There are several possible trails to climb to the top of the volcano at 1395 meters above sea level:
- The Aileron Trail, the shortest and easiest, from Morne-Rouge, the town at the end of the Route de la Trace.
- The Grande Savane Trail, from the Prêcheur
- The trail from Grand Rivière
- The trail from Macouba
Whatever the path taken on one of the slopes, a hike to the Pelee Mountain is to be reserved for the good walkers because it is really very steep. The best time to climb the volcano is from December to March, during the dry season.
10. The Peninsula of Caravelle
Another path to go hiking in Martinique and worth the detour: the tour of the peninsula of Caravelle.
You will find many things to see and do in this peninsula of the east including the small fishing village of Tartane (where you can try surfing) and quiet and sheltered beaches.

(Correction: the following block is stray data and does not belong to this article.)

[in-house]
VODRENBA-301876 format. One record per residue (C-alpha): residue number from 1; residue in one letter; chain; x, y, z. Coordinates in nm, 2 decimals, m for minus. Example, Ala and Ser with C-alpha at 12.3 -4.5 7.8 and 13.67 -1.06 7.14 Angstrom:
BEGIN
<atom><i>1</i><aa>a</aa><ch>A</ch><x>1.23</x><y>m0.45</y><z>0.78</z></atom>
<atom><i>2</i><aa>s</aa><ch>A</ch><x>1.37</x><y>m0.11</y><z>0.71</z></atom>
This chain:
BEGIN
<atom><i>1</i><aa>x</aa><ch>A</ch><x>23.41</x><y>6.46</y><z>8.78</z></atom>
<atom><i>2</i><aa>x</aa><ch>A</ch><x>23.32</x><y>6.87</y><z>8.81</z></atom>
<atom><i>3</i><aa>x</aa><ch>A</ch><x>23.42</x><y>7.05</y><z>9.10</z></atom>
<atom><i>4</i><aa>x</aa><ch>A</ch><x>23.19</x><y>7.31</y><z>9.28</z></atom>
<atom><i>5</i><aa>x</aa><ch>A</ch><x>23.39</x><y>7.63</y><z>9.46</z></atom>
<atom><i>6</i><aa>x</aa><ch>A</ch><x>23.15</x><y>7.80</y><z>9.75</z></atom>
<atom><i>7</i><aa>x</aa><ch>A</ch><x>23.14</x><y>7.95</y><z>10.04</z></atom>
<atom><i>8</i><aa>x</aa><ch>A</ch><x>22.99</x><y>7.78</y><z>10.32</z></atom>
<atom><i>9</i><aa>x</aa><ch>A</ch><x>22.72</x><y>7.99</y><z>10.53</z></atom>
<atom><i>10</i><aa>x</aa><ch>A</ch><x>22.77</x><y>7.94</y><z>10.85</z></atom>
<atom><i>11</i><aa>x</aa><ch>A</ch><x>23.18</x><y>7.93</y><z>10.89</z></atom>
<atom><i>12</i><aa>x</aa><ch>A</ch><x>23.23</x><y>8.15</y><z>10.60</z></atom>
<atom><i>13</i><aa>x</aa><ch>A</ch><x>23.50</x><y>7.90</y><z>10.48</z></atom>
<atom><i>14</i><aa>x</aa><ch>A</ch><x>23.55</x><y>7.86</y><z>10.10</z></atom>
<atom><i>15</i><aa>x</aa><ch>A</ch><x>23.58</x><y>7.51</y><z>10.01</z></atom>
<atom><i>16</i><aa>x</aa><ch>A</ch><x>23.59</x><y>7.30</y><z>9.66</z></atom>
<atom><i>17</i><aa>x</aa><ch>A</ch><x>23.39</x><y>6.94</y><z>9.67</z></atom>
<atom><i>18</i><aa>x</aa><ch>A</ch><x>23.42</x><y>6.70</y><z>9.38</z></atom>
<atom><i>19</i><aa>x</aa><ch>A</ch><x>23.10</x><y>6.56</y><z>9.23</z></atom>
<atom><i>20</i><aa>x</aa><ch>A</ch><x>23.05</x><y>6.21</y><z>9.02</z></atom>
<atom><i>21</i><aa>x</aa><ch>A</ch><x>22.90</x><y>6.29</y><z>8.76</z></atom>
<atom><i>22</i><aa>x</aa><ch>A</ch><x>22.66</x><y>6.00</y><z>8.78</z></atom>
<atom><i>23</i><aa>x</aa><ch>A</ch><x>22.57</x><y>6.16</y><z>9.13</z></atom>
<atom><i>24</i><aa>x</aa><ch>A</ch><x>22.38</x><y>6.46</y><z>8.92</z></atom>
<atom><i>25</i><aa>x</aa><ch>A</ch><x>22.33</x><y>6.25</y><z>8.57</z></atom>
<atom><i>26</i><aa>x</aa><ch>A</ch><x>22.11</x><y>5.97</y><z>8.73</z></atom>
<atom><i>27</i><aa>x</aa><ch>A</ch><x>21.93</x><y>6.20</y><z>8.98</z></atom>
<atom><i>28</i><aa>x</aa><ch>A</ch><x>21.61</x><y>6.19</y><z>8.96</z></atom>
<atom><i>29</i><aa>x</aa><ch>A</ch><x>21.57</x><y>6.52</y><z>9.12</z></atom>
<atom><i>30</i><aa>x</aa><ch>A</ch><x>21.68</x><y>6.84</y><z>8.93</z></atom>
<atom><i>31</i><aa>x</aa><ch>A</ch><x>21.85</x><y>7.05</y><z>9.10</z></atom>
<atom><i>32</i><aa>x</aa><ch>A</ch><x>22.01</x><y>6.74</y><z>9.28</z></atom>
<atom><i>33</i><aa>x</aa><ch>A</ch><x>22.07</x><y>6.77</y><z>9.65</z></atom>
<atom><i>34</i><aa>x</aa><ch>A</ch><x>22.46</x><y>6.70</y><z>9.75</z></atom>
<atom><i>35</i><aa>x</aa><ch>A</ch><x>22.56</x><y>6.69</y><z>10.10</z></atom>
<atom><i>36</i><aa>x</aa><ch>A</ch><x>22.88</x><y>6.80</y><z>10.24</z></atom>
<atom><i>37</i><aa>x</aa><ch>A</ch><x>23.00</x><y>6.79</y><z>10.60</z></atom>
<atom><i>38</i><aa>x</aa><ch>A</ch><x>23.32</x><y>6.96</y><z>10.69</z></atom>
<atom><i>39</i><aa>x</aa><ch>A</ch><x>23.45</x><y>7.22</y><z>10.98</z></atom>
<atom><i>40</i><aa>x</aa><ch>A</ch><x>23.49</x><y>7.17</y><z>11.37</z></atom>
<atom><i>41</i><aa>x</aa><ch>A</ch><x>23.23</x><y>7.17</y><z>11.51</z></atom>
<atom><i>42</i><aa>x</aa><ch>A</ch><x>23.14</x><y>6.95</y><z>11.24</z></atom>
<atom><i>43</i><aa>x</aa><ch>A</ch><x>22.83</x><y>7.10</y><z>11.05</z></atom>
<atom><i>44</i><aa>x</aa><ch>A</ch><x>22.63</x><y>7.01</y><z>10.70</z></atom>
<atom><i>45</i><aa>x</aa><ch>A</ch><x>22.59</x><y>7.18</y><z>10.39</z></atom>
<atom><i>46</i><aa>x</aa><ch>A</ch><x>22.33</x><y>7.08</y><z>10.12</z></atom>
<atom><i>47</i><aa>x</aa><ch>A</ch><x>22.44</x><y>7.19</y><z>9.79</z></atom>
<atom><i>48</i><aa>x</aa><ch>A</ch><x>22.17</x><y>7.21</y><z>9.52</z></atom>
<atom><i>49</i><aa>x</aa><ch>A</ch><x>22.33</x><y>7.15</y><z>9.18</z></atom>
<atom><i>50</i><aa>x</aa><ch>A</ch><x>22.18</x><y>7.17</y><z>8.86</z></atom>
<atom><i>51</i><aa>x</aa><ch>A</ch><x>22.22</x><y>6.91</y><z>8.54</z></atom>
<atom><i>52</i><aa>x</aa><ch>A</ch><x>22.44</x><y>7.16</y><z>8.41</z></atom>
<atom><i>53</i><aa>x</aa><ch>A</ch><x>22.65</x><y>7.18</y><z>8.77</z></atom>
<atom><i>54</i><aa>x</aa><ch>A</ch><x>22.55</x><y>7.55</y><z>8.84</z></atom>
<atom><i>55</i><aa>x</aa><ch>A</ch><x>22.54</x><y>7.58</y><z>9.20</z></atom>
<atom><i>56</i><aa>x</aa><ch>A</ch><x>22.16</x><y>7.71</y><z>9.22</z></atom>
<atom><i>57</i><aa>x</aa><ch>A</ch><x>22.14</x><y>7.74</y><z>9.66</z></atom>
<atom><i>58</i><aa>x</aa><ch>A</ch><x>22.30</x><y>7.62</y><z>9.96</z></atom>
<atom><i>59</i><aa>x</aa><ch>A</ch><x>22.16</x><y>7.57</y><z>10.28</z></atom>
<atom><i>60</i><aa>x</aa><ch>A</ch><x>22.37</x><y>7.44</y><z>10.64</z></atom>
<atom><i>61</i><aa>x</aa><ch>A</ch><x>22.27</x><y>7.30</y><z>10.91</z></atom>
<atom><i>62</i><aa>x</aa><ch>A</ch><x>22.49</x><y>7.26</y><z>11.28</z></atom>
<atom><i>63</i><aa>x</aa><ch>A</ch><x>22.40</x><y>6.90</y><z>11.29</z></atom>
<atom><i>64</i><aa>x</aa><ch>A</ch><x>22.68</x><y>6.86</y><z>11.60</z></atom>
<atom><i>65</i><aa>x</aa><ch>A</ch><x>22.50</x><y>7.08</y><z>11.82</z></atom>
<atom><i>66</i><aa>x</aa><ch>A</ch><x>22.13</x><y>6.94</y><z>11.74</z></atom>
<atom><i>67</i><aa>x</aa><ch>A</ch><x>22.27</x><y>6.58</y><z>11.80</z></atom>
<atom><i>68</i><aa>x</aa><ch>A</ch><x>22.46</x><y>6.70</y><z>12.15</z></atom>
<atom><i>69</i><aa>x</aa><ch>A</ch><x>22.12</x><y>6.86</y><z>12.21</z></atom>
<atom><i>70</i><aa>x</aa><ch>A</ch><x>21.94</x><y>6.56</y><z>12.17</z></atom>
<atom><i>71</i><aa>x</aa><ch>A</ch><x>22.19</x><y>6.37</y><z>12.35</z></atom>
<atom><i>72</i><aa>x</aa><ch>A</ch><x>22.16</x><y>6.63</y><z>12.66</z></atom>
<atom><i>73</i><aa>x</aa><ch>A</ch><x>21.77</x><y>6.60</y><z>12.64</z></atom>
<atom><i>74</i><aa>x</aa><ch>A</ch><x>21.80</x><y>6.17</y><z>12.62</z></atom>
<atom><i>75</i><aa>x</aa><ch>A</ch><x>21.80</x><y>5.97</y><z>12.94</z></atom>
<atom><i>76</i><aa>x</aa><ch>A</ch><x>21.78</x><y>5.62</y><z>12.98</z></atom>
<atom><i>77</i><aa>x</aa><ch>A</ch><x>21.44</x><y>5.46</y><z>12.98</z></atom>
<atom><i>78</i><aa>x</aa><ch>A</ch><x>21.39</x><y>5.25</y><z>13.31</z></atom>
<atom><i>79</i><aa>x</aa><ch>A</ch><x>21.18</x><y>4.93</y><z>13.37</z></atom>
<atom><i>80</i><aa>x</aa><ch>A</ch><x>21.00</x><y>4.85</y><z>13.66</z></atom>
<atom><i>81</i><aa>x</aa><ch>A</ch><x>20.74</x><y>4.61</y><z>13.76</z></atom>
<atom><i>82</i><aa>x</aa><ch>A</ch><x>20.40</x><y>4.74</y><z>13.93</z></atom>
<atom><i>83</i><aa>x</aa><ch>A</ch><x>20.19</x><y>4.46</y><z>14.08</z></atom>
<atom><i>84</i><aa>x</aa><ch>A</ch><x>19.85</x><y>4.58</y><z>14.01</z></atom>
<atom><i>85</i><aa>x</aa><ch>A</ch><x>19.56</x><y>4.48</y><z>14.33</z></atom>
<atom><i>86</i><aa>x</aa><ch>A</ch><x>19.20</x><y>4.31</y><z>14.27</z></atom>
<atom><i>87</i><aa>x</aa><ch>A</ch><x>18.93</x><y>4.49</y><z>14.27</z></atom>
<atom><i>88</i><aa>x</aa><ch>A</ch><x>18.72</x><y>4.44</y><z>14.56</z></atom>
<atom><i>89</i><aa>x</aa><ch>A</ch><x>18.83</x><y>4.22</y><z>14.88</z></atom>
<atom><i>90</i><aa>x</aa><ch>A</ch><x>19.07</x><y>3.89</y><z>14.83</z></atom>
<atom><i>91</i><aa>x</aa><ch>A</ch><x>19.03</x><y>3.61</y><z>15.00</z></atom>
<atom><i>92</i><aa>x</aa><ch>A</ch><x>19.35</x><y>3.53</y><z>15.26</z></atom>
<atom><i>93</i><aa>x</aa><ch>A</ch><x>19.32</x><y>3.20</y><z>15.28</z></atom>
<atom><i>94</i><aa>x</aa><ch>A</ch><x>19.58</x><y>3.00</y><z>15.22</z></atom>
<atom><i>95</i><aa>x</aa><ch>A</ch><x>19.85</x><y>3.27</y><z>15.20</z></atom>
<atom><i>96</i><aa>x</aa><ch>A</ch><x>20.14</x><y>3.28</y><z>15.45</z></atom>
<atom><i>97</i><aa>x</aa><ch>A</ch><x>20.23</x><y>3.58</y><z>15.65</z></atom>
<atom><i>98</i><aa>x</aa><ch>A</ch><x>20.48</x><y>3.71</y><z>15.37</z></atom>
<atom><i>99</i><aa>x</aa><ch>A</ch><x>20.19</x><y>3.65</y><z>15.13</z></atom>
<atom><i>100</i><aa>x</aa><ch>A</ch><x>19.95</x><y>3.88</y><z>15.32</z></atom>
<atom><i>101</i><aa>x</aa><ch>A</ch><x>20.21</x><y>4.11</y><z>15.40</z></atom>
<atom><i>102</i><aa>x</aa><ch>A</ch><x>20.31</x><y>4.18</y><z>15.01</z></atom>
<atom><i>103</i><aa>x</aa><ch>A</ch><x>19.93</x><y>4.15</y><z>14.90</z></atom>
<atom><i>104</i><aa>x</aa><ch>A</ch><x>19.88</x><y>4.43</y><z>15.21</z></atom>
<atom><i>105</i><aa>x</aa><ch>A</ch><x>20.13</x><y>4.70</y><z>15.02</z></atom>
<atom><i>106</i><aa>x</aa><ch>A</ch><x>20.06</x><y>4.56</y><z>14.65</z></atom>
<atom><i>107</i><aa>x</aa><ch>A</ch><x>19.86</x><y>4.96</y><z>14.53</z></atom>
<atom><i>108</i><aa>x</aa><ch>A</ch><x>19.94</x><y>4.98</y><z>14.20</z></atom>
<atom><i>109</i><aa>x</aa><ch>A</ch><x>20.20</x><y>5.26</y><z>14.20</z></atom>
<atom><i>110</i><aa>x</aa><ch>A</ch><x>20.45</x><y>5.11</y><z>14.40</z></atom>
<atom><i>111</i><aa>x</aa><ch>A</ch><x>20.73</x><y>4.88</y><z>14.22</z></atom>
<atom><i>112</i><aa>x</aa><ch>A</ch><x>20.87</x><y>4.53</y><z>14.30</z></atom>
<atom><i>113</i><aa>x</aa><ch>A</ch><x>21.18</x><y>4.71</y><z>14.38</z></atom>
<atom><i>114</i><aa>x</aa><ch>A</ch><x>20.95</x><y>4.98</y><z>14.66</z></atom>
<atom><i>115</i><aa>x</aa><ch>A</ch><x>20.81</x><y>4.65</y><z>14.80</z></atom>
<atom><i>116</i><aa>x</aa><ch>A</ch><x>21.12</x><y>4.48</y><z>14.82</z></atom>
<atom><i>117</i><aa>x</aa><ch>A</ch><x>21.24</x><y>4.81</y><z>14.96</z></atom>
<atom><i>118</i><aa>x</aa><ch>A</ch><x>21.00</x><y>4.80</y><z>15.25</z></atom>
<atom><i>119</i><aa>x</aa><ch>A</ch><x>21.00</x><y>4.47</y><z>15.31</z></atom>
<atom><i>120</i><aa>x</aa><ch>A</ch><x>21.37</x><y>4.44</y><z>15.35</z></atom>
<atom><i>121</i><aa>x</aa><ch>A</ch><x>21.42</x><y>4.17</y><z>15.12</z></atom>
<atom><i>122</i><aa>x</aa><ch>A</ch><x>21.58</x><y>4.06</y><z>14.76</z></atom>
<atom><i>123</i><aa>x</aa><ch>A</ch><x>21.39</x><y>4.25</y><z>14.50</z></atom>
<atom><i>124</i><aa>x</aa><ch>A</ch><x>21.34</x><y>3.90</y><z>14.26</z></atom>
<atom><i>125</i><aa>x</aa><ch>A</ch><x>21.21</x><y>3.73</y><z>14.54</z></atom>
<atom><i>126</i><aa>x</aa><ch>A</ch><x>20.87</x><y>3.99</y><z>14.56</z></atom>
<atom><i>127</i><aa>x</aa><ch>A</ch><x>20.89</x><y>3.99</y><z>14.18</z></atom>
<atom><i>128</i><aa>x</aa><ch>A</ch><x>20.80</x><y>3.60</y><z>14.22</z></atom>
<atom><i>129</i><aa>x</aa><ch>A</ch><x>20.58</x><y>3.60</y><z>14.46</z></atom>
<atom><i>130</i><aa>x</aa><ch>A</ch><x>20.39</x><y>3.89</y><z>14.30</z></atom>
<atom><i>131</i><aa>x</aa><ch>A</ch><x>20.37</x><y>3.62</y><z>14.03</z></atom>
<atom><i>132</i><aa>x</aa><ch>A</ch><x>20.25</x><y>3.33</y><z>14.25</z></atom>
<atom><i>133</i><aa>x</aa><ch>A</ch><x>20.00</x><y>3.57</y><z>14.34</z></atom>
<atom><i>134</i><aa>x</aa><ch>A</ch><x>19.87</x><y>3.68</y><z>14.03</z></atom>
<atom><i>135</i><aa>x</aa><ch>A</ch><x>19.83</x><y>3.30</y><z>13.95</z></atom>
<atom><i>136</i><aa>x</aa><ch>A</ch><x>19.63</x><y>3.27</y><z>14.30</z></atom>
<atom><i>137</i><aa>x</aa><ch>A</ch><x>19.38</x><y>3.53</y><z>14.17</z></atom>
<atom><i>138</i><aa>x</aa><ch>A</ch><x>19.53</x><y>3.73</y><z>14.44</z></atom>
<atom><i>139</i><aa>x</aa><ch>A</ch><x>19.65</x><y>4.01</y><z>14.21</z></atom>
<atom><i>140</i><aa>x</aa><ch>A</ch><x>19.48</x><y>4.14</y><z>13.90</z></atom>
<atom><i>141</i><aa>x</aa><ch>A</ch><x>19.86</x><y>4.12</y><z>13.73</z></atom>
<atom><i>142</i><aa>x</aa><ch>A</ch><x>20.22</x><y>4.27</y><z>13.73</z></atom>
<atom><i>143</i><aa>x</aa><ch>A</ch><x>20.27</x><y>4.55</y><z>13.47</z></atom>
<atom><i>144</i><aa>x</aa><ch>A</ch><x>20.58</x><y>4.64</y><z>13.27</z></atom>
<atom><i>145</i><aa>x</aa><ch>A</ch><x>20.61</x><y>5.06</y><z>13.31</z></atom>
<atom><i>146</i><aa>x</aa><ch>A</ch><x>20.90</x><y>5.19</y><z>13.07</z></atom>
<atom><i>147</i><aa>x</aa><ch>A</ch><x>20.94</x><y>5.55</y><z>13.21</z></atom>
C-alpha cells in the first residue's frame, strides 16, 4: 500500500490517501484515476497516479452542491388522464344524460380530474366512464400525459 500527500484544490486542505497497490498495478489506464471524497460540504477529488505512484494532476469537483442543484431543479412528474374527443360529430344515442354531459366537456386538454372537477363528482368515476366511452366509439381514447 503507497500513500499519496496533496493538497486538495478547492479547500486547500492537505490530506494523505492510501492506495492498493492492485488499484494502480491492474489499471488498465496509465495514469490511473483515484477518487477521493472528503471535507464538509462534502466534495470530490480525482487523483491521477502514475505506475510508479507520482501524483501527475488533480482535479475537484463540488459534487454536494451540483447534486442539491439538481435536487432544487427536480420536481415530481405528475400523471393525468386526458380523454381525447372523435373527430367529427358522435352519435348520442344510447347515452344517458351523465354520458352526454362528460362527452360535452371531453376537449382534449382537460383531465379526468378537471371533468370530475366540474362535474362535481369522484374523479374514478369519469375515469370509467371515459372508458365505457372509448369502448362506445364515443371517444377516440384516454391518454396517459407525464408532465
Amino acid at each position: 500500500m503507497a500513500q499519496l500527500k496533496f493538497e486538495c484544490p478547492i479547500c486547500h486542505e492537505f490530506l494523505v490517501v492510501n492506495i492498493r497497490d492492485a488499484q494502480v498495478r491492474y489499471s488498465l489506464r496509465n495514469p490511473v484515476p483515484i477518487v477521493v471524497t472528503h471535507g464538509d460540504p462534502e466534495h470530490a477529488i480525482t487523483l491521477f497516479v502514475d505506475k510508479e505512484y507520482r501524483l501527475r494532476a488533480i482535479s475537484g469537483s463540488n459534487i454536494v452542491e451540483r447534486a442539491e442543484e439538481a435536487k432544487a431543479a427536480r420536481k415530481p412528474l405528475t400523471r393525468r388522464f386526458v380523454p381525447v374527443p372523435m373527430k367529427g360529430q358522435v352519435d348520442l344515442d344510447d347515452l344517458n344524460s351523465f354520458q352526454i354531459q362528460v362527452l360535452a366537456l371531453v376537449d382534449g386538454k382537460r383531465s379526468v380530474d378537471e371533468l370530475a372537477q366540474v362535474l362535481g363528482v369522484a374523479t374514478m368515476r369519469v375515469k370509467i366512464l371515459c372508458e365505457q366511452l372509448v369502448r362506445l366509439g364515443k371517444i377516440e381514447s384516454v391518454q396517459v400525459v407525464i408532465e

But it comes mostly to go on one of the 2 trails that start from the Trinity and all around the peninsula. You can see the ruins of Castle Dubuc and cross the mangrove, forest or meadows. A summary of the most beautiful landscapes of Martinique.
The 2 trails offer several hikes lasting from 1 hour to half a day. Plan a lot of water because there is no water and go with hiking shoes.
11. Take a tour of the rum shops
As you surely know, Martinique is also known for its excellent rum.
So there are many distilleries to visit : you can sample the local rums and learn more about their manufacture:
- The Depaz distillery (Saint-Pierre)
- The Neisson Distillery (Le Carbet)
- JM distillery (between Basse-Pointe and Macouba)
- The distillery Saint-James (Sainte-Marie) where you can also visit the Museum of Rum
- Distillery Trois-Rivières (Sainte-Luce)
- La Distellerie La Favorite (Fort-de-France)
Guests have free access to the distillery shop and enjoy free tasting. By cons if you want to visit the premises and the field, it pays.
12. The Pagerie Museum
During your trip to Martinique, you can visit the Pagerie Museum.
It is located in Trois-Ilets, in the Domaine de la Pagerie, where was born Josephine de Beauharnais, first wife of Napoleon I and future empress of France.
This museum, very well done, plunges us back into the history of this imperial couple, and especially in the life of the Empress Josephine from her childhood to her arranged marriage.